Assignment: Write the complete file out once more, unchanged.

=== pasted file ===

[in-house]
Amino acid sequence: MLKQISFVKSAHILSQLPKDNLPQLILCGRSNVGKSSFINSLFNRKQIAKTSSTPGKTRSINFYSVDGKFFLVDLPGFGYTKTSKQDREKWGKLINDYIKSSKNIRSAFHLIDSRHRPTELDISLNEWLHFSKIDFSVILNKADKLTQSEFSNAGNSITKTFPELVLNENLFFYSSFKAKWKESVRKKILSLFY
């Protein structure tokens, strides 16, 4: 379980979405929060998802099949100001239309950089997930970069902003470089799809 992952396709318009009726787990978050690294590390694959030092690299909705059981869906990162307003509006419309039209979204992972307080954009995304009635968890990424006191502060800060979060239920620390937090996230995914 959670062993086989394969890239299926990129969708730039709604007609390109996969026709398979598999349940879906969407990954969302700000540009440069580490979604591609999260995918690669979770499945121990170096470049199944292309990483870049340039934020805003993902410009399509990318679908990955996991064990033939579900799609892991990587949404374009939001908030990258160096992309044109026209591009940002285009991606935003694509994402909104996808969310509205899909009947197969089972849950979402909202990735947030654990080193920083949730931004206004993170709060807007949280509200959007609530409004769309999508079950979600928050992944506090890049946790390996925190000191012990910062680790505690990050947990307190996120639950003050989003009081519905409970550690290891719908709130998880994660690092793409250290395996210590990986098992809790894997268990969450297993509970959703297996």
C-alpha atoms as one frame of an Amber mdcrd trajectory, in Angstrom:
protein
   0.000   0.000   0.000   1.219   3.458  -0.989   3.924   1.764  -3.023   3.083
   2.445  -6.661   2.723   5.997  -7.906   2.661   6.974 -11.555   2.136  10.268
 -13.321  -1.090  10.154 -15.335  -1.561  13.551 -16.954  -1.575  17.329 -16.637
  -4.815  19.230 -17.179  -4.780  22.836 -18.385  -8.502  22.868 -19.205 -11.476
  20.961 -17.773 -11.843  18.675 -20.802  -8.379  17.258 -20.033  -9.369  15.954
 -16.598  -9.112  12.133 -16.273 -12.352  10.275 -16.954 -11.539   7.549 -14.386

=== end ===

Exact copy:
[in-house]
Amino acid sequence: MLKQISFVKSAHILSQLPKDNLPQLILCGRSNVGKSSFINSLFNRKQIAKTSSTPGKTRSINFYSVDGKFFLVDLPGFGYTKTSKQDREKWGKLINDYIKSSKNIRSAFHLIDSRHRPTELDISLNEWLHFSKIDFSVILNKADKLTQSEFSNAGNSITKTFPELVLNENLFFYSSFKAKWKESVRKKILSLFY
């Protein structure tokens, strides 16, 4: 379980979405929060998802099949100001239309950089997930970069902003470089799809 992952396709318009009726787990978050690294590390694959030092690299909705059981869906990162307003509006419309039209979204992972307080954009995304009635968890990424006191502060800060979060239920620390937090996230995914 959670062993086989394969890239299926990129969708730039709604007609390109996969026709398979598999349940879906969407990954969302700000540009440069580490979604591609999260995918690669979770499945121990170096470049199944292309990483870049340039934020805003993902410009399509990318679908990955996991064990033939579900799609892991990587949404374009939001908030990258160096992309044109026209591009940002285009991606935003694509994402909104996808969310509205899909009947197969089972849950979402909202990735947030654990080193920083949730931004206004993170709060807007949280509200959007609530409004769309999508079950979600928050992944506090890049946790390996925190000191012990910062680790505690990050947990307190996120639950003050989003009081519905409970550690290891719908709130998880994660690092793409250290395996210590990986098992809790894997268990969450297993509970959703297996």
C-alpha atoms as one frame of an Amber mdcrd trajectory, in Angstrom:
protein
   0.000   0.000   0.000   1.219   3.458  -0.989   3.924   1.764  -3.023   3.083
   2.445  -6.661   2.723   5.997  -7.906   2.661   6.974 -11.555   2.136  10.268
 -13.321  -1.090  10.154 -15.335  -1.561  13.551 -16.954  -1.575  17.329 -16.637
  -4.815  19.230 -17.179  -4.780  22.836 -18.385  -8.502  22.868 -19.205 -11.476
  20.961 -17.773 -11.843  18.675 -20.802  -8.379  17.258 -20.033  -9.369  15.954
 -16.598  -9.112  12.133 -16.273 -12.352  10.275 -16.954 -11.539   7.549 -14.386